July 2014

It’s All Good for the Quarter!


The only way to see this past quarter is as remarkable. Everything appeared to be up. Intermediate term bonds: up. Short term bonds: up. International bonds: up. U.S. equities: up. International equities: up. Real estate investment trusts: up. Natural gas prices: up. Natural gas pipelines: up. I may have missed a category or two, but the likelihood is that they, too, were up. The point is we have been in an unusual phase since the beginning of this year. The tide seems to have come in and floated all the boats.

The last time we saw markets rising all together was in the mid-1990s. What is most unusual in this case, is that intermediate bonds, both corporate and municipal, rose during this period. With the pressure from the Federal Reserve, from the reduction in bond and mortgage purchases, to the talk about raising the discount rate, bonds were expected to either show no growth or drop in value. The increase was a pleasant surprise that made up for the losses in this investment sector during the last half of 2013.

While stocks did reasonably well in the first quarter of 2014, they outperformed themselves in the second quarter. After the sharp rise in equity values in 2013, a significant rise was not expected this year. The S&P 500, for example, began the quarter at 1873.96 and ended at 1960.23, an increase of 4.6%. Since the beginning of the year, the S&P 500 is up 6.2%, meaning that the first quarter contributed a gain of only 1.6%.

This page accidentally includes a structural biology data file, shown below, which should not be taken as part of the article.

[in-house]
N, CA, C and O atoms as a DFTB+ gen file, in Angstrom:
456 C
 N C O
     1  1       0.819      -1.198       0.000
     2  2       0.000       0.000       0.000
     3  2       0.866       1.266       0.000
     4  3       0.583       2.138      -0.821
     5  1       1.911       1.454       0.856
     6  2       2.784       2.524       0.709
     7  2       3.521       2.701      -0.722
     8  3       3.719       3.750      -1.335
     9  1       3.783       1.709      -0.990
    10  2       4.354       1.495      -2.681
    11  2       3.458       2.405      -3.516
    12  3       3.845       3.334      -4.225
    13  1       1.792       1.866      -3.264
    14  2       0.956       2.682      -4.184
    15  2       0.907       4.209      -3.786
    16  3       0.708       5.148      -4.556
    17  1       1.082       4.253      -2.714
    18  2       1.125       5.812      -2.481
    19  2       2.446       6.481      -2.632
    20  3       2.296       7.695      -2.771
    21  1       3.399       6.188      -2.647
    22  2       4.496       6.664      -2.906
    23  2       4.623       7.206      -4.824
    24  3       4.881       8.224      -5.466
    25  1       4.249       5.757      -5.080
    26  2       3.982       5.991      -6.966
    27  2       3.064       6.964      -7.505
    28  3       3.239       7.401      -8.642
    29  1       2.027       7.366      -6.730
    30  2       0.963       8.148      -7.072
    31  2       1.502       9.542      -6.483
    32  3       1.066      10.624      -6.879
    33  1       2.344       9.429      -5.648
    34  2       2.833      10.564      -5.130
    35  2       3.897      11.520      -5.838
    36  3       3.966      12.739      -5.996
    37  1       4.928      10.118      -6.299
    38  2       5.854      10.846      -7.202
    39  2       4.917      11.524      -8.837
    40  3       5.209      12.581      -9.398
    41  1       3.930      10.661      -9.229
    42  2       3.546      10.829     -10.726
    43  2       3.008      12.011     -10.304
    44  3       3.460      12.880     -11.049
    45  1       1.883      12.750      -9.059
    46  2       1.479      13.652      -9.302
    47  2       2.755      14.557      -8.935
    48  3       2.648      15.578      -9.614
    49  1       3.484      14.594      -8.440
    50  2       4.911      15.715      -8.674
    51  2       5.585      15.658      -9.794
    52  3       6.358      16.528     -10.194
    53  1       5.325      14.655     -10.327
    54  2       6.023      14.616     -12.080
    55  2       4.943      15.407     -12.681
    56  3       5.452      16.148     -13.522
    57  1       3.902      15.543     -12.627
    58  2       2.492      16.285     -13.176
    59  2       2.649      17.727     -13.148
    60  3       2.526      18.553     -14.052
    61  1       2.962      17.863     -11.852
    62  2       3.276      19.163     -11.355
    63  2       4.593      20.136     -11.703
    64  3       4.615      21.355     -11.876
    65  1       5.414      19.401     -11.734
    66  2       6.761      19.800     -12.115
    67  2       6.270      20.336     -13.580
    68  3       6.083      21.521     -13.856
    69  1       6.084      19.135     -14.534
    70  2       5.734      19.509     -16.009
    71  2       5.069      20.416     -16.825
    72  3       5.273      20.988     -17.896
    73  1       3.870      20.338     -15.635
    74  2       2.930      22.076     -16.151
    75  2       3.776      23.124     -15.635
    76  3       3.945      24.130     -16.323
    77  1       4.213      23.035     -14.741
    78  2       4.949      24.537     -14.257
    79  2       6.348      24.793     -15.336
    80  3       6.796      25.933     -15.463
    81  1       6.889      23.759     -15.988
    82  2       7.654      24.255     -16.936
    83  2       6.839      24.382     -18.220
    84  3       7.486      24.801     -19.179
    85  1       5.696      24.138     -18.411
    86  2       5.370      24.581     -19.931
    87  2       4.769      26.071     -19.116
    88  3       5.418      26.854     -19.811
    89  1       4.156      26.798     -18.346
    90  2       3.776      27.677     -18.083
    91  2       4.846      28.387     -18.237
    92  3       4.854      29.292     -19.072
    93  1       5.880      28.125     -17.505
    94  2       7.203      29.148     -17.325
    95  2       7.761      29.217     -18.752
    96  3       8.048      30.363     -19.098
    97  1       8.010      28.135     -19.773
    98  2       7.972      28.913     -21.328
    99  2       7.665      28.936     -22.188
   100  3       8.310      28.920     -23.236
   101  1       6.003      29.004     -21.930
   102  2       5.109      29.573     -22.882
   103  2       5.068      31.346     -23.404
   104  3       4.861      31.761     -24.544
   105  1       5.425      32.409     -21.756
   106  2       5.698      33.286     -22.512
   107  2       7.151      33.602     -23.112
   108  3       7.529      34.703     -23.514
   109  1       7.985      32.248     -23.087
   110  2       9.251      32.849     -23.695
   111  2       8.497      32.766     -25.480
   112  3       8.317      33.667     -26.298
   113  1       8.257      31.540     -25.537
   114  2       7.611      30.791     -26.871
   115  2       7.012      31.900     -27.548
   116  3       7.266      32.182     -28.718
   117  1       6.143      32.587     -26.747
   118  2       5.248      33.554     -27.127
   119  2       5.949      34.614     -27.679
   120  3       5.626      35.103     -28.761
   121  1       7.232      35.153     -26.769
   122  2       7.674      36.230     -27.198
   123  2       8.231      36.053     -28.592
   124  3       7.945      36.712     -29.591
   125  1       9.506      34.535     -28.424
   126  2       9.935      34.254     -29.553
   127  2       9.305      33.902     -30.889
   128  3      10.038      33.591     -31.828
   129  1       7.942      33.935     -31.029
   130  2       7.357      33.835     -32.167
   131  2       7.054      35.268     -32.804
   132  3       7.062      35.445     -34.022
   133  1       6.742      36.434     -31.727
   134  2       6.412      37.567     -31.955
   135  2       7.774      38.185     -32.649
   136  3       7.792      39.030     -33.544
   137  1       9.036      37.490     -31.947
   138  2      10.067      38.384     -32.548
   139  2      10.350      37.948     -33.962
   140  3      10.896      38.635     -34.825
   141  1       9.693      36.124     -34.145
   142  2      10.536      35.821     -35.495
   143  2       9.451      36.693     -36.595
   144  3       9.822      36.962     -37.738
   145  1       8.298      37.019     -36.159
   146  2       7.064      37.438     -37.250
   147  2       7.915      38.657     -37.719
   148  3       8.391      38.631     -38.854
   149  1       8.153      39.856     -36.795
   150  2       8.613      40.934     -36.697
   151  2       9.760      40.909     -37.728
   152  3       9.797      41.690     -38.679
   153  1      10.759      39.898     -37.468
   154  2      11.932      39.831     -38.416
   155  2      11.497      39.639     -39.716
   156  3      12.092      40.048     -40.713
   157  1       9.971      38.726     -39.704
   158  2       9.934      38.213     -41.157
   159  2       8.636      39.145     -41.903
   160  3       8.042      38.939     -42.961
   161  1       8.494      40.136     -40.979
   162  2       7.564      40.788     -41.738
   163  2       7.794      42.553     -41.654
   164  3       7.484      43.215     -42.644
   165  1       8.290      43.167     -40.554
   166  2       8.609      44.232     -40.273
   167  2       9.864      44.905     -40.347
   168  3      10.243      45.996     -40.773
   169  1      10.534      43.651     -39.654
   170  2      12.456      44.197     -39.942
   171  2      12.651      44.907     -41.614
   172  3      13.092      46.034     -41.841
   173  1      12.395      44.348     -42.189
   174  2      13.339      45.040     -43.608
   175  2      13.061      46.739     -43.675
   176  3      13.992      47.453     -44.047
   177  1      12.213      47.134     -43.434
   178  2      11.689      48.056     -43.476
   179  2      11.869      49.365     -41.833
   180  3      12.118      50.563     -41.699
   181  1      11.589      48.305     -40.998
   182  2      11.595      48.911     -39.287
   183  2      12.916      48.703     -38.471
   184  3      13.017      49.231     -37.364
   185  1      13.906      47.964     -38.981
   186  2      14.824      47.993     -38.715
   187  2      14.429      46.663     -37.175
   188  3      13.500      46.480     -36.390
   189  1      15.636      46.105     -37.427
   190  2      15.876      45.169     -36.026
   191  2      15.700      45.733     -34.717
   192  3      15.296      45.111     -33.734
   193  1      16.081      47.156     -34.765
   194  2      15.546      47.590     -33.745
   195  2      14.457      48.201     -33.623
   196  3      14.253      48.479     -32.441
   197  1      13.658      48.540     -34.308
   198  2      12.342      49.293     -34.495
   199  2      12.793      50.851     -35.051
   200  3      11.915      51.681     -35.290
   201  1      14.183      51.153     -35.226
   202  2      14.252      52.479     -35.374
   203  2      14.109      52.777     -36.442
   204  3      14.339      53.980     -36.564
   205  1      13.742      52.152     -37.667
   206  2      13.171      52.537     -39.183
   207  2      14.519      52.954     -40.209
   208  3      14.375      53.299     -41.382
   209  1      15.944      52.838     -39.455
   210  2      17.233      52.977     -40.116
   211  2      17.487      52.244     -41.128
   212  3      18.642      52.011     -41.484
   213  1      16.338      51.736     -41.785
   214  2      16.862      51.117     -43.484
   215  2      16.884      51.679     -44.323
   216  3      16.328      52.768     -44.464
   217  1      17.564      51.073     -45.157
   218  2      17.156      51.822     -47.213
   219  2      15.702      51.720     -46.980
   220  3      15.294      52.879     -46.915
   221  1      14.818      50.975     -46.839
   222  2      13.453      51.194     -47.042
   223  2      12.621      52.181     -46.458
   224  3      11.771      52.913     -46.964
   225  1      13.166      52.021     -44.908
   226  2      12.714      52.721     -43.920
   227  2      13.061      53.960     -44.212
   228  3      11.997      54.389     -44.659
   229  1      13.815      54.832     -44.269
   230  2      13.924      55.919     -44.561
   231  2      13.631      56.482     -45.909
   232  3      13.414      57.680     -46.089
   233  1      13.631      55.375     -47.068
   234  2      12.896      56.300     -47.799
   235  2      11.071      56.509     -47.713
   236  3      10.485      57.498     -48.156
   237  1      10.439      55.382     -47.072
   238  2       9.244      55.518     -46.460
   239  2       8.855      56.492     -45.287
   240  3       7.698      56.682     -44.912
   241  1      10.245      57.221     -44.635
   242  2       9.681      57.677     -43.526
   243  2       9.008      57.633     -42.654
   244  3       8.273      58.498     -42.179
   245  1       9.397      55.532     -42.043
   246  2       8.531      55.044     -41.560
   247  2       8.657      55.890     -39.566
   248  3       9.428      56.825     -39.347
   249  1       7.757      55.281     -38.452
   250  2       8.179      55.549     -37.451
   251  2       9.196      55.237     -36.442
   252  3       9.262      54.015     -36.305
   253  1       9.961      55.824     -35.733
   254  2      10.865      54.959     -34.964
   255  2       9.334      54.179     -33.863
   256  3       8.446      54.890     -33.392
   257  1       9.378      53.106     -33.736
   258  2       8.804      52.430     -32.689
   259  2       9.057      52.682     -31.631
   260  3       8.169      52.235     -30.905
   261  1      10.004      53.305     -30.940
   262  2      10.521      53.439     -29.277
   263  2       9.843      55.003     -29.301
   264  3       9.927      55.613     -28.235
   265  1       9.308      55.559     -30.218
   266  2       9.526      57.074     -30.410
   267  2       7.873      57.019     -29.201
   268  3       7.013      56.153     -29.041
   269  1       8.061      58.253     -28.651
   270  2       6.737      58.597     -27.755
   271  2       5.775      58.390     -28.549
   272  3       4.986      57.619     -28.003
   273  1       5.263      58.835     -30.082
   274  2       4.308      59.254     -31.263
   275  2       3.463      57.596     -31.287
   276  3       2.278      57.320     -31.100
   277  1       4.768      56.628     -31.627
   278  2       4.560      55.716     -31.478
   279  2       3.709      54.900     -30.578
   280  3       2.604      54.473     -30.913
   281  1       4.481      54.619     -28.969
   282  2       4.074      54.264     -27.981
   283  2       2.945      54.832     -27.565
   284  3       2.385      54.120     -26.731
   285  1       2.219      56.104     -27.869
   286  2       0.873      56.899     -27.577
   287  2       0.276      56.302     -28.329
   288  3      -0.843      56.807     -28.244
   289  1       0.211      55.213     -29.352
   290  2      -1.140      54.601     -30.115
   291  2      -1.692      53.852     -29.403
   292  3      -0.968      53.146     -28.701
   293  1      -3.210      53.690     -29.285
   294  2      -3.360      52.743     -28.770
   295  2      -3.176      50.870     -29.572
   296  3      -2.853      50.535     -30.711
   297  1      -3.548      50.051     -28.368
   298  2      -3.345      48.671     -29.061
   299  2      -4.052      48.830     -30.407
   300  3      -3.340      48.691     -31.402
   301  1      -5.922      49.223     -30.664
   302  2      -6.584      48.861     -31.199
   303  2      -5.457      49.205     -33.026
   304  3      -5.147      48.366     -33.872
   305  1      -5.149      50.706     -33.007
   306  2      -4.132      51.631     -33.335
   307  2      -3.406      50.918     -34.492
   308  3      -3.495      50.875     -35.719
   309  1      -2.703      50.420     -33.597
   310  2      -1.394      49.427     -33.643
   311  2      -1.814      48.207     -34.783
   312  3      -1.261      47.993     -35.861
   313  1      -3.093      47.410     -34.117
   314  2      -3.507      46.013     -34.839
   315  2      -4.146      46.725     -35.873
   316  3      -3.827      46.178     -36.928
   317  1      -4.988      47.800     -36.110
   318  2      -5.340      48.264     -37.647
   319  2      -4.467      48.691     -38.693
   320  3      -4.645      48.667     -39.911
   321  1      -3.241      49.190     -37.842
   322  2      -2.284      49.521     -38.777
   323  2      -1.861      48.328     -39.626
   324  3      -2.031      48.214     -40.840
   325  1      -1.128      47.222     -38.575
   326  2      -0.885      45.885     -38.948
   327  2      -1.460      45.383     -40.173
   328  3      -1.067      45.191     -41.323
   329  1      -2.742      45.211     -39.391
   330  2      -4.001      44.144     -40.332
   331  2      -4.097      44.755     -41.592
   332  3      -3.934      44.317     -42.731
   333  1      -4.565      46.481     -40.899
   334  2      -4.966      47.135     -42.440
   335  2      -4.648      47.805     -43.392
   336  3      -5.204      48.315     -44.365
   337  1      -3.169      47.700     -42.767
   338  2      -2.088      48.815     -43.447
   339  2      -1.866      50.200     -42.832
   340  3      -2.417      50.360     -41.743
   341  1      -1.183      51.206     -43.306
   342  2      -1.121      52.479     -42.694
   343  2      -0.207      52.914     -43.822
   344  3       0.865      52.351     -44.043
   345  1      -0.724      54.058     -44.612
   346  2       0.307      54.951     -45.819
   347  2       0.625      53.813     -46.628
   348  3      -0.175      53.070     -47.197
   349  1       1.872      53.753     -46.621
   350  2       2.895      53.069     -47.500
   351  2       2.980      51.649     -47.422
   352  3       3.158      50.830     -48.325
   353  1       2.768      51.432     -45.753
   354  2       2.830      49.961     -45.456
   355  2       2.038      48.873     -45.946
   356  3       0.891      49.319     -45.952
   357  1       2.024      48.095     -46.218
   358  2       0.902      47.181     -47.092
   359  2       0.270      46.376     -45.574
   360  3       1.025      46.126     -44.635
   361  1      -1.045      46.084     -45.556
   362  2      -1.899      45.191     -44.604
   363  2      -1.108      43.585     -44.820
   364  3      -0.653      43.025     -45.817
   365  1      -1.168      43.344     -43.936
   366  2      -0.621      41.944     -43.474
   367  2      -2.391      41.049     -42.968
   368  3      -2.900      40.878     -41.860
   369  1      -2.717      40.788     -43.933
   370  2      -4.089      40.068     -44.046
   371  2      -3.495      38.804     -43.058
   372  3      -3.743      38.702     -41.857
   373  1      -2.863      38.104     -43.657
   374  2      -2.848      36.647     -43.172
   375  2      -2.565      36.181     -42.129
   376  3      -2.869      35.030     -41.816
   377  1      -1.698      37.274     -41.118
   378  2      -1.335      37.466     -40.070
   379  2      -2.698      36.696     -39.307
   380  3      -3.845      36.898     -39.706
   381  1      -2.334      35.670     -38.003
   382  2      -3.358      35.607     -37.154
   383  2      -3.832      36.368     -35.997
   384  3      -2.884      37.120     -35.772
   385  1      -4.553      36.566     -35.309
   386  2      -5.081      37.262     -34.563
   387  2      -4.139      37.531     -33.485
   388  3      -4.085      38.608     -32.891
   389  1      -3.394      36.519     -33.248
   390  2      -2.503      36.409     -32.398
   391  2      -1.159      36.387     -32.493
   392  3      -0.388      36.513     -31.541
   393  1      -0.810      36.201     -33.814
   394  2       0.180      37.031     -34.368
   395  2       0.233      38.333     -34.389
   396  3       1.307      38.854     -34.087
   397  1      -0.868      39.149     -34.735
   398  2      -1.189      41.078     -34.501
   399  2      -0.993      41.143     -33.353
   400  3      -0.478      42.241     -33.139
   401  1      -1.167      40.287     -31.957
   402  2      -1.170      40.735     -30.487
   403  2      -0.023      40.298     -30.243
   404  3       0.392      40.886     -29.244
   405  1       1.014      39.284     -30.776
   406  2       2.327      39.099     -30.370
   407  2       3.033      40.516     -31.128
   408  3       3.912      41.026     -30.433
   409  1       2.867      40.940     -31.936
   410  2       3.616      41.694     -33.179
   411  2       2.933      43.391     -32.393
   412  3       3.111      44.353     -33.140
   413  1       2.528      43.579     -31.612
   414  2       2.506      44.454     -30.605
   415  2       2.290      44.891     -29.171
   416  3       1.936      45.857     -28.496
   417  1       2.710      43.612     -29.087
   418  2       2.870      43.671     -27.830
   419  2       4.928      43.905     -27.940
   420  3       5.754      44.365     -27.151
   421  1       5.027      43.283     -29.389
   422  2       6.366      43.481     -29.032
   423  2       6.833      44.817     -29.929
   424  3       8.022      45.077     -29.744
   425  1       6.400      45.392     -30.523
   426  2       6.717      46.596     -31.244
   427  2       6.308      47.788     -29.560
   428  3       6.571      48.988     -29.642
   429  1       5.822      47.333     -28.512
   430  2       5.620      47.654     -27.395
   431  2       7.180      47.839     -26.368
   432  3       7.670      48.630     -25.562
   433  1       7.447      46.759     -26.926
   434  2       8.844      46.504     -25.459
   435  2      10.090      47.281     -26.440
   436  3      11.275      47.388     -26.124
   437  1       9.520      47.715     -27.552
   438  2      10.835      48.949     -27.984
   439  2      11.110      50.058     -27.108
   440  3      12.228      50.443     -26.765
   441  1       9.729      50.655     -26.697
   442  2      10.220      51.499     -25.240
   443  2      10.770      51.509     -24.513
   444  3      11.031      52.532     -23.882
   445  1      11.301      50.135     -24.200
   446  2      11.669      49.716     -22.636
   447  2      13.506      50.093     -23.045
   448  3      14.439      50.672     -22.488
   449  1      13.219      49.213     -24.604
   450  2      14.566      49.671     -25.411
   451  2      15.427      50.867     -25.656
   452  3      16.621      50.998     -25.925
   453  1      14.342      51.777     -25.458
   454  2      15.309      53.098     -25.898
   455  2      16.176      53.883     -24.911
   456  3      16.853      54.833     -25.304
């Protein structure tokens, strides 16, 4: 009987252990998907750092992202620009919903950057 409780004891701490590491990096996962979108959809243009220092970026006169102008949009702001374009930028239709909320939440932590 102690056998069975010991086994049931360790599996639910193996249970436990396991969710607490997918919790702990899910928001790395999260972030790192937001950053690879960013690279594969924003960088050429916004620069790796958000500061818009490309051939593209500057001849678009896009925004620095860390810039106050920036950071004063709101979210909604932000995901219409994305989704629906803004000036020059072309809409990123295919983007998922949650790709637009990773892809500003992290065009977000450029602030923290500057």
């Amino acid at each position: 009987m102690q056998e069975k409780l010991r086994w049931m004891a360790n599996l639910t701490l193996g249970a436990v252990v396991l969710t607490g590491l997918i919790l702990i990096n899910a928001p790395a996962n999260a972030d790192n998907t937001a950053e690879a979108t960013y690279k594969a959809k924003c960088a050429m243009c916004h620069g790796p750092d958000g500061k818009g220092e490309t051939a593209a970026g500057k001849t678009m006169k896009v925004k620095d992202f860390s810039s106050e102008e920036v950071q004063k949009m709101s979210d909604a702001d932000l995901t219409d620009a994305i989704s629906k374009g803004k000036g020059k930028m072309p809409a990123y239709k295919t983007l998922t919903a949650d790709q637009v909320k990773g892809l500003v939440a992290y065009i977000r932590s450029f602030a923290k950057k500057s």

Walking with the FED

The Federal Reserve (FED) has its work cut out going forward.  In January, the FED began to scale back on the purchases of bonds and mortgages. In December of 2013, they purchased about $85 billion of these securities. The July purchases are expected to be about $35 billion. The FED recently announced that, after October, they will no longer make any purchases. Investors were concerned that this pull back would mean a rise in overall interest rates, but the reduction in purchases has apparently had no material impact on bond pricing.

The next hurdle facing the FED will be deciding when to raise the discount rate and by how much. The discount rate is the rate that banks must pay the FED for borrowing money. Since 2009, the FED has been keeping the discount rate at between 0% and 0.25%. In actuality, the rate since then has moved generally in a much narrower range of between 0% and 0.15%. The discount rate is generally used to cool down the economy and control the rate of inflation. The FED has established a range for inflation of between 2% and 2.5%. Up until recently, the inflation rate has fallen below this target. The FED feared that the economy could fall into deflation (where prices are dropping) if the inflation rate didn’t rise. They believe the target inflation rate is important to maintaining economic growth. To go below this rate would mean that the economy is not growing enough.  Above that rate, the economy would be growing too fast and asset values would be depreciating. In a nutshell, the FED has to decide when to raise and lower the discount rate so as not to harm the economy.  

Tricky Business